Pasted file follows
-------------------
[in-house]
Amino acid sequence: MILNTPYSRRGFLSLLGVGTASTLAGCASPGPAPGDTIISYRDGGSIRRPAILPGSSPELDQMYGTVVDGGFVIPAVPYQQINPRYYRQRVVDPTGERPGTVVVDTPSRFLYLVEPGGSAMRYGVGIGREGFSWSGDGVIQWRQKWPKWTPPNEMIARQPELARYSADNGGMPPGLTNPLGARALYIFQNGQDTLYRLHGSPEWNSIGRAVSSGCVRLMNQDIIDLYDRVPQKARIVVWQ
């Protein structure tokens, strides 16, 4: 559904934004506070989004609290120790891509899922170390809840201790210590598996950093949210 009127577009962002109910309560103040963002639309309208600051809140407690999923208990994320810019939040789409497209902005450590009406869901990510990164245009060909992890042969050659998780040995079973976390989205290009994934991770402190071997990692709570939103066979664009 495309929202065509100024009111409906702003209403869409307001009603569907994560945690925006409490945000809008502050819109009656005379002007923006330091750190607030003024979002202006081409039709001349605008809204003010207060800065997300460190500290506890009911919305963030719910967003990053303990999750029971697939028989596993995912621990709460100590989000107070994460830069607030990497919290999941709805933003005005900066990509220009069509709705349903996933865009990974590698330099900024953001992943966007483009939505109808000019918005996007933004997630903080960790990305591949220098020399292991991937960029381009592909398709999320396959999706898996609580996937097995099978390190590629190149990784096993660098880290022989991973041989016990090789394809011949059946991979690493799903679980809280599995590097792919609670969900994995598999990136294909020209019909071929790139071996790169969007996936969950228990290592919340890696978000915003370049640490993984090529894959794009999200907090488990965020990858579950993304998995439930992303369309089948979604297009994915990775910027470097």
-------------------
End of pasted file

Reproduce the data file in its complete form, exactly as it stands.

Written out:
[in-house]
Amino acid sequence: MILNTPYSRRGFLSLLGVGTASTLAGCASPGPAPGDTIISYRDGGSIRRPAILPGSSPELDQMYGTVVDGGFVIPAVPYQQINPRYYRQRVVDPTGERPGTVVVDTPSRFLYLVEPGGSAMRYGVGIGREGFSWSGDGVIQWRQKWPKWTPPNEMIARQPELARYSADNGGMPPGLTNPLGARALYIFQNGQDTLYRLHGSPEWNSIGRAVSSGCVRLMNQDIIDLYDRVPQKARIVVWQ
């Protein structure tokens, strides 16, 4: 559904934004506070989004609290120790891509899922170390809840201790210590598996950093949210 009127577009962002109910309560103040963002639309309208600051809140407690999923208990994320810019939040789409497209902005450590009406869901990510990164245009060909992890042969050659998780040995079973976390989205290009994934991770402190071997990692709570939103066979664009 495309929202065509100024009111409906702003209403869409307001009603569907994560945690925006409490945000809008502050819109009656005379002007923006330091750190607030003024979002202006081409039709001349605008809204003010207060800065997300460190500290506890009911919305963030719910967003990053303990999750029971697939028989596993995912621990709460100590989000107070994460830069607030990497919290999941709805933003005005900066990509220009069509709705349903996933865009990974590698330099900024953001992943966007483009939505109808000019918005996007933004997630903080960790990305591949220098020399292991991937960029381009592909398709999320396959999706898996609580996937097995099978390190590629190149990784096993660098880290022989991973041989016990090789394809011949059946991979690493799903679980809280599995590097792919609670969900994995598999990136294909020209019909071929790139071996790169969007996936969950228990290592919340890696978000915003370049640490993984090529894959794009999200907090488990965020990858579950993304998995439930992303369309089948979604297009994915990775910027470097």